Eligible recipients would receive $ 20,000 or 10% of the purchase price of an eligible home in financial assistance (whichever is greater); these funds could be used for the down payment, closing costs and points to reduce the interest rate. Some $ 500 million of this allowance would go to housing counseling agencies.
The home loan program would get $ 5 billion to subsidize 20-year mortgages for first-generation homebuyers.
$ 100 million would go to the HUD-Insured Small Dollar Mortgage Demonstration Program, a pilot program that helps eligible homebuyers purchase homes under $ 100,000.
The Rural Homeownership Investments program, which helps homeowners in rural areas repair, upgrade and maintain their homes, including manufactured homes, would receive $ 100 million in grants from the Ministry of Agriculture.
Create environmentally friendly and healthier housing
The bill also addresses the carbon footprint we leave behind with dilapidated housing, which contributes to greenhouse gas emissions. Energy and water efficiency would get a boost through a $ 2 billion grant program created to improve the climate resilience of federally assisted housing units.
And, as climate change poses more risk, the national flood insurance program is more important than ever. Build Back Better would write off $ 20.5 billion in National Flood Insurance Program (NFIP) debt. It would also spend $ 600 million on flood mapping, which currently operates on an “outdated” plan, according to the United States Government Accountability Office (GAO). Another $ 600 million would help households earning up to 120% of the region’s median income get insurance.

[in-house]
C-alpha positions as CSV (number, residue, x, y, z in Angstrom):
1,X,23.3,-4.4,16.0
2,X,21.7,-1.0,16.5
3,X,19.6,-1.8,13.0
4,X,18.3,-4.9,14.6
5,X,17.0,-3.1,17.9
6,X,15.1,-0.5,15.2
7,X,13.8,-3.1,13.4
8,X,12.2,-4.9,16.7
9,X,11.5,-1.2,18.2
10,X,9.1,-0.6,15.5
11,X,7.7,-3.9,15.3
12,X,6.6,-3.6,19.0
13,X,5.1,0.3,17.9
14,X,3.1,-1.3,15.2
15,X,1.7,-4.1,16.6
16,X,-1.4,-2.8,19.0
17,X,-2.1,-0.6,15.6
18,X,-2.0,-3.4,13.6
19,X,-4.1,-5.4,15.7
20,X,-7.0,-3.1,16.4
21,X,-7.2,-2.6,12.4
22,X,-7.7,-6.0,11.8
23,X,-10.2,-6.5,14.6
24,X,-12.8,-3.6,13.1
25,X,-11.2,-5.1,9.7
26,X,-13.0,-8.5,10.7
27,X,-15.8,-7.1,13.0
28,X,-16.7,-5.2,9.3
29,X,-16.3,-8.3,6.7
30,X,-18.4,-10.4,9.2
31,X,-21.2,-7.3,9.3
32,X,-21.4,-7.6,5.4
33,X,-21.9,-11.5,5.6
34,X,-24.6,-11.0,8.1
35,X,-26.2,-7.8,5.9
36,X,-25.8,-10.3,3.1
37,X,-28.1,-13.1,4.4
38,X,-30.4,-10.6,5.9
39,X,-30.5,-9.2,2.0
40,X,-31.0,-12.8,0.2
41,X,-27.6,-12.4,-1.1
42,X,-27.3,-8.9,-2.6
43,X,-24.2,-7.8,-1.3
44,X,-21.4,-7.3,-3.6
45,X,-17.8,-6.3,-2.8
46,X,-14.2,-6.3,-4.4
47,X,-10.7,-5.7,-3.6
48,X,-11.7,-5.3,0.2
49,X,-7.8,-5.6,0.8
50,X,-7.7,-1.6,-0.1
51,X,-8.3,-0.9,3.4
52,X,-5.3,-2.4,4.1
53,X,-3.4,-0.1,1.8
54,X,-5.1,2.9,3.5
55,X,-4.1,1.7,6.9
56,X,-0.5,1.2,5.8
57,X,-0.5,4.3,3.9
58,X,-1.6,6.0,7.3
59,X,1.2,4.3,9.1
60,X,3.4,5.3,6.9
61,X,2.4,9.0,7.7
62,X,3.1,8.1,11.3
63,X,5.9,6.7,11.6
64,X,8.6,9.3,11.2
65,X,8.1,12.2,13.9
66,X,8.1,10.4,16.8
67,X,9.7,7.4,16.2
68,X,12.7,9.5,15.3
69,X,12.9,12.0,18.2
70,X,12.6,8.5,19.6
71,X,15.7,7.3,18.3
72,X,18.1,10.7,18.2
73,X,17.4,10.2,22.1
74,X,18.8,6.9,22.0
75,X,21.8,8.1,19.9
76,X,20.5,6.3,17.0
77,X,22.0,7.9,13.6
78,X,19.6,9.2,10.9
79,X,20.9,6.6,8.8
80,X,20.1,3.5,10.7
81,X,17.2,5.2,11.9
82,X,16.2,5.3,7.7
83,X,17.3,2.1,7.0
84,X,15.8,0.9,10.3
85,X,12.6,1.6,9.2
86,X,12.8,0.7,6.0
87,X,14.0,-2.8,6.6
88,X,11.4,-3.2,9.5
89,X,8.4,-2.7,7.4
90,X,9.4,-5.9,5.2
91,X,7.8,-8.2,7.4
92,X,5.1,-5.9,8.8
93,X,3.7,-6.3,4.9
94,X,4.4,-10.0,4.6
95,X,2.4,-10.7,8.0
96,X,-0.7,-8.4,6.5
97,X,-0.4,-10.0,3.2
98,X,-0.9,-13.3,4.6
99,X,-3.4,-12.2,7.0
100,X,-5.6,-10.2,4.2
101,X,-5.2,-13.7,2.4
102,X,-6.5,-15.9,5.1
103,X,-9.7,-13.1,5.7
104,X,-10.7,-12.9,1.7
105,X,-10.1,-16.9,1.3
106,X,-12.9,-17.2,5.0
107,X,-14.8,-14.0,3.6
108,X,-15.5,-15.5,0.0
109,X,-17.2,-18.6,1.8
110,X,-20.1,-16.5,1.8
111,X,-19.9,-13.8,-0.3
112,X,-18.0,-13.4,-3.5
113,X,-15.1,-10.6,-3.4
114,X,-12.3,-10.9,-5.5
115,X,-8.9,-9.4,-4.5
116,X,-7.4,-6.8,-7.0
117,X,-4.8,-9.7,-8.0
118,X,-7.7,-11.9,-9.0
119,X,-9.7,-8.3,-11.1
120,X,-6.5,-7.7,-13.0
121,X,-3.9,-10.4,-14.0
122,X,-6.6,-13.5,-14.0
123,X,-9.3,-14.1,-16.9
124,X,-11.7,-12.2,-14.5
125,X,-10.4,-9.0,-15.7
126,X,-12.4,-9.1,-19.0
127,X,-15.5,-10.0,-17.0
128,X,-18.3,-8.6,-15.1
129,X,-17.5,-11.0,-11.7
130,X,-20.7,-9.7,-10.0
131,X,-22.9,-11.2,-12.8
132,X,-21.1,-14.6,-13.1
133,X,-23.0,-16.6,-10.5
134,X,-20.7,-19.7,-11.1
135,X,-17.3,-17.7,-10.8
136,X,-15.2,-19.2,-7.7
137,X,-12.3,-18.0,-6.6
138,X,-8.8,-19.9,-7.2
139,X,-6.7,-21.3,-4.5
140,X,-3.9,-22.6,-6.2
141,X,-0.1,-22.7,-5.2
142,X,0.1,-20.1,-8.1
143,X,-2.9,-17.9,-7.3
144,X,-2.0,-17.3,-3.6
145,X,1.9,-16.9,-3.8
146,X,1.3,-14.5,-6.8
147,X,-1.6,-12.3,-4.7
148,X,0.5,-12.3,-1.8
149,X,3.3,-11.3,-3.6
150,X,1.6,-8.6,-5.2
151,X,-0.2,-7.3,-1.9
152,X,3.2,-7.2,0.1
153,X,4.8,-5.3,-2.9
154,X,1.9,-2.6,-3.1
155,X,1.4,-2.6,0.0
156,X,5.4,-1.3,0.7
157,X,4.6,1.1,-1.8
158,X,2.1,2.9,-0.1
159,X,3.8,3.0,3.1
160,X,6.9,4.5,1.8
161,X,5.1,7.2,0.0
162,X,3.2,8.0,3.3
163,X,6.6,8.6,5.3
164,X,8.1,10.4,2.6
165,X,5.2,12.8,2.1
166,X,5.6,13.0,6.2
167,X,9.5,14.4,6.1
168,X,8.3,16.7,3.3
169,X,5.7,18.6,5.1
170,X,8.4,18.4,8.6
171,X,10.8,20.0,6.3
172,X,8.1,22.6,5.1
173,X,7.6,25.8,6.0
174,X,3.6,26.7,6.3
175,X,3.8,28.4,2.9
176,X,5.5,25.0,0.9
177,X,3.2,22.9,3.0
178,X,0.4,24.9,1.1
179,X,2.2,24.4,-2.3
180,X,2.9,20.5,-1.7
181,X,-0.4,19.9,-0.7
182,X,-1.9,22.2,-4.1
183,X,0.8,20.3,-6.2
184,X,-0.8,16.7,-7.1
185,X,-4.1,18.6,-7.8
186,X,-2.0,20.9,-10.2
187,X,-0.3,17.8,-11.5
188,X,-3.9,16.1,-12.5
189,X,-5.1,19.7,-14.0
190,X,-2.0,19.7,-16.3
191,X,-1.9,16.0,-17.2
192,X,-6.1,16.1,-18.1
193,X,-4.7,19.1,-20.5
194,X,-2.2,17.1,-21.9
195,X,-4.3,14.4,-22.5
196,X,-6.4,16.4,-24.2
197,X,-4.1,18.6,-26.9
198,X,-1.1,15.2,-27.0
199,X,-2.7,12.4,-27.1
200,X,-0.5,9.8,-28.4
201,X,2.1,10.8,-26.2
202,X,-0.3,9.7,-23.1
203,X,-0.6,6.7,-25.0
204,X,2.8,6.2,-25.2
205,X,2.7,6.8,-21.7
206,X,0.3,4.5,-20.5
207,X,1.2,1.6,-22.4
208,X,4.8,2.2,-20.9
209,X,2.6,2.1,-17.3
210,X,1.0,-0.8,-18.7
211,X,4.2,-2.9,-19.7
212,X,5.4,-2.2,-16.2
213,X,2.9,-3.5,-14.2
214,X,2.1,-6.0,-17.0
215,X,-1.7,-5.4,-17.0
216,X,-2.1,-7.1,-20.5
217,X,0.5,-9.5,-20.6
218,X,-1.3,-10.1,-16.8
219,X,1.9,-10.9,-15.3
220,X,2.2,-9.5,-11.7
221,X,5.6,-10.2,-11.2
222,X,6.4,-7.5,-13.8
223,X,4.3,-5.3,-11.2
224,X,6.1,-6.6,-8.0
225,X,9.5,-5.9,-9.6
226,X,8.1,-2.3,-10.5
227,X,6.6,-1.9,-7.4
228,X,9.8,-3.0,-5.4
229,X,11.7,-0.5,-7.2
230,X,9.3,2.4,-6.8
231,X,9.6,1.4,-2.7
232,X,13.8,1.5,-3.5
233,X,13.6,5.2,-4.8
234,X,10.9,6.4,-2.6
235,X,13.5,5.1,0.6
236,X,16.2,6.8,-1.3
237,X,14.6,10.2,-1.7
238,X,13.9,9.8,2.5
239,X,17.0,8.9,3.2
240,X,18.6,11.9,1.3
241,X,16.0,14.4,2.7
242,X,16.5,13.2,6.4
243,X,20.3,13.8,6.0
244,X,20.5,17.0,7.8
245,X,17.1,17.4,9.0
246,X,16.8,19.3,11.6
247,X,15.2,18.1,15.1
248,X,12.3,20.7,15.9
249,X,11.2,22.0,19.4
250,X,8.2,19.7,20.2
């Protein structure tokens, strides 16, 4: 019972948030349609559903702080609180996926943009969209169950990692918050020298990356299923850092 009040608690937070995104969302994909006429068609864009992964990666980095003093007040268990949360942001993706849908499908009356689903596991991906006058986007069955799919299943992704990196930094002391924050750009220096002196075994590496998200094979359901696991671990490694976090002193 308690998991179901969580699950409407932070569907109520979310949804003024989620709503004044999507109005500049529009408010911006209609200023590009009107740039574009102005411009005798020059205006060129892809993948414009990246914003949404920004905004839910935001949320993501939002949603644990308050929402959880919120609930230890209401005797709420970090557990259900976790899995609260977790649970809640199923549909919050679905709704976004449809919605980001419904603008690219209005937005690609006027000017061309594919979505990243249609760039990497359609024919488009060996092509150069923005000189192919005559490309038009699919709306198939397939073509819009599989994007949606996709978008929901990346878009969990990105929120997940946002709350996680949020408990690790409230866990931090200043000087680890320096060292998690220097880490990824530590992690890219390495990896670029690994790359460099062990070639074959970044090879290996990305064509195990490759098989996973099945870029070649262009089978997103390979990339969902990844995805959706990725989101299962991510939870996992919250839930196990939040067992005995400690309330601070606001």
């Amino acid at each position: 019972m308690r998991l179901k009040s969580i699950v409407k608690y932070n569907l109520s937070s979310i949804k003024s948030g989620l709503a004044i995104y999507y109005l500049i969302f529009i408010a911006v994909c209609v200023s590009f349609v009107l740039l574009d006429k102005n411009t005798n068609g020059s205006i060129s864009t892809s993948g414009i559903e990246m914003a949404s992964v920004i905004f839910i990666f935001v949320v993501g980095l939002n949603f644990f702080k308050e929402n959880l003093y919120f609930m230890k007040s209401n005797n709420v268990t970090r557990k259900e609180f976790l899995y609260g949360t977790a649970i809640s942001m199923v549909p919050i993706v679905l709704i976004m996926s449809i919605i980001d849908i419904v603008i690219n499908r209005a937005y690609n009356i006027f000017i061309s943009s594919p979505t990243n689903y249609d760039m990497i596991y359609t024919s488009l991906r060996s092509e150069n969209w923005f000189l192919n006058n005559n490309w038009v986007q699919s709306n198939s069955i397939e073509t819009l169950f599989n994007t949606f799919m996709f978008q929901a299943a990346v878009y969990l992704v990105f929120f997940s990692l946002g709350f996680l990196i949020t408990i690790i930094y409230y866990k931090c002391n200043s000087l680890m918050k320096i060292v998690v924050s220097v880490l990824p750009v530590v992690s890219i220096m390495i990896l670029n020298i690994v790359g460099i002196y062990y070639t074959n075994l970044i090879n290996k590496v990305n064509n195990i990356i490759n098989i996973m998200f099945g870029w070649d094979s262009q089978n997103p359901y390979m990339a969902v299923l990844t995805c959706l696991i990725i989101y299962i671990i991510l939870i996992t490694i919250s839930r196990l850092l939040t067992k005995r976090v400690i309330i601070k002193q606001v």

In addition to the healthier planet goals, the bill would also allocate $ 5 billion to eliminate lead paint and “other health risks” from existing building stock.
Fair and equitable housing fund
The Fair Housing Initiatives Program, which supports local enforcement of fair housing laws, would receive $ 700 million. And an additional $ 100 million would go to the Fair Housing Assistance Program, which promotes intergovernmental enforcement of fair housing laws.
The funds would also go to housing for people with disabilities ($ 500 million) and the elderly ($ 500 million).
Native American, Native Alaskan and Hawaiian communities will receive $ 1 billion for basic housing and community development needs.